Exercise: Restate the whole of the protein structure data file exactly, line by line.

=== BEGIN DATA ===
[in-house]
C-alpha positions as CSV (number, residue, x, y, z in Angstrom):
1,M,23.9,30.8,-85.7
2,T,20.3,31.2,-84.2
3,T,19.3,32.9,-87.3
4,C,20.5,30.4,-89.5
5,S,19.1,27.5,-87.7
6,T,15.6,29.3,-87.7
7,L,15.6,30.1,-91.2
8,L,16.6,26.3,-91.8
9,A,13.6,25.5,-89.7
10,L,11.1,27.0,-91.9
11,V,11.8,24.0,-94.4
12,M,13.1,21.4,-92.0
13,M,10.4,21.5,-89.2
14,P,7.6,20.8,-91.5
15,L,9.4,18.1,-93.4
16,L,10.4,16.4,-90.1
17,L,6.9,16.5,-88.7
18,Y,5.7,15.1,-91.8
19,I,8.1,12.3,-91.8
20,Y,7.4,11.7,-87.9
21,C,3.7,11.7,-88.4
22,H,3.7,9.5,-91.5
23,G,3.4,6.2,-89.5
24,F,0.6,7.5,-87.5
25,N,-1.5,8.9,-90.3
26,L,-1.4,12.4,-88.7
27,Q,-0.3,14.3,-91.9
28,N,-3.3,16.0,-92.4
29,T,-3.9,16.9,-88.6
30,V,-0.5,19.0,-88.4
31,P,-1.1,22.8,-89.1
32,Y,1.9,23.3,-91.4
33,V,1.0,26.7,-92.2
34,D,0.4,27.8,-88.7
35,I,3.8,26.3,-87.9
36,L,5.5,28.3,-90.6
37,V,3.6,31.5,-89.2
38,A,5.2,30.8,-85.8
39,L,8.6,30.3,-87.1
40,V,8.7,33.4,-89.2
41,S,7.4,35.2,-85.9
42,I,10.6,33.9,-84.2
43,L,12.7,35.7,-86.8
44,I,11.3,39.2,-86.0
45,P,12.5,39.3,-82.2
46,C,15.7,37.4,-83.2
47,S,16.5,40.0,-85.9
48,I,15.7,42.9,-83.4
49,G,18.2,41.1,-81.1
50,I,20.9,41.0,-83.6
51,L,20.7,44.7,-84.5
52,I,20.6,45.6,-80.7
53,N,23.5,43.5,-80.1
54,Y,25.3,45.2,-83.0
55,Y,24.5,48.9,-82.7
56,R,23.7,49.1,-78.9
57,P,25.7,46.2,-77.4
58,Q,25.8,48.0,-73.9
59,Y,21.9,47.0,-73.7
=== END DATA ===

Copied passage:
[in-house]
C-alpha positions as CSV (number, residue, x, y, z in Angstrom):
1,M,23.9,30.8,-85.7
2,T,20.3,31.2,-84.2
3,T,19.3,32.9,-87.3
4,C,20.5,30.4,-89.5
5,S,19.1,27.5,-87.7
6,T,15.6,29.3,-87.7
7,L,15.6,30.1,-91.2
8,L,16.6,26.3,-91.8
9,A,13.6,25.5,-89.7
10,L,11.1,27.0,-91.9
11,V,11.8,24.0,-94.4
12,M,13.1,21.4,-92.0
13,M,10.4,21.5,-89.2
14,P,7.6,20.8,-91.5
15,L,9.4,18.1,-93.4
16,L,10.4,16.4,-90.1
17,L,6.9,16.5,-88.7
18,Y,5.7,15.1,-91.8
19,I,8.1,12.3,-91.8
20,Y,7.4,11.7,-87.9
21,C,3.7,11.7,-88.4
22,H,3.7,9.5,-91.5
23,G,3.4,6.2,-89.5
24,F,0.6,7.5,-87.5
25,N,-1.5,8.9,-90.3
26,L,-1.4,12.4,-88.7
27,Q,-0.3,14.3,-91.9
28,N,-3.3,16.0,-92.4
29,T,-3.9,16.9,-88.6
30,V,-0.5,19.0,-88.4
31,P,-1.1,22.8,-89.1
32,Y,1.9,23.3,-91.4
33,V,1.0,26.7,-92.2
34,D,0.4,27.8,-88.7
35,I,3.8,26.3,-87.9
36,L,5.5,28.3,-90.6
37,V,3.6,31.5,-89.2
38,A,5.2,30.8,-85.8
39,L,8.6,30.3,-87.1
40,V,8.7,33.4,-89.2
41,S,7.4,35.2,-85.9
42,I,10.6,33.9,-84.2
43,L,12.7,35.7,-86.8
44,I,11.3,39.2,-86.0
45,P,12.5,39.3,-82.2
46,C,15.7,37.4,-83.2
47,S,16.5,40.0,-85.9
48,I,15.7,42.9,-83.4
49,G,18.2,41.1,-81.1
50,I,20.9,41.0,-83.6
51,L,20.7,44.7,-84.5
52,I,20.6,45.6,-80.7
53,N,23.5,43.5,-80.1
54,Y,25.3,45.2,-83.0
55,Y,24.5,48.9,-82.7
56,R,23.7,49.1,-78.9
57,P,25.7,46.2,-77.4
58,Q,25.8,48.0,-73.9
59,Y,21.9,47.0,-73.7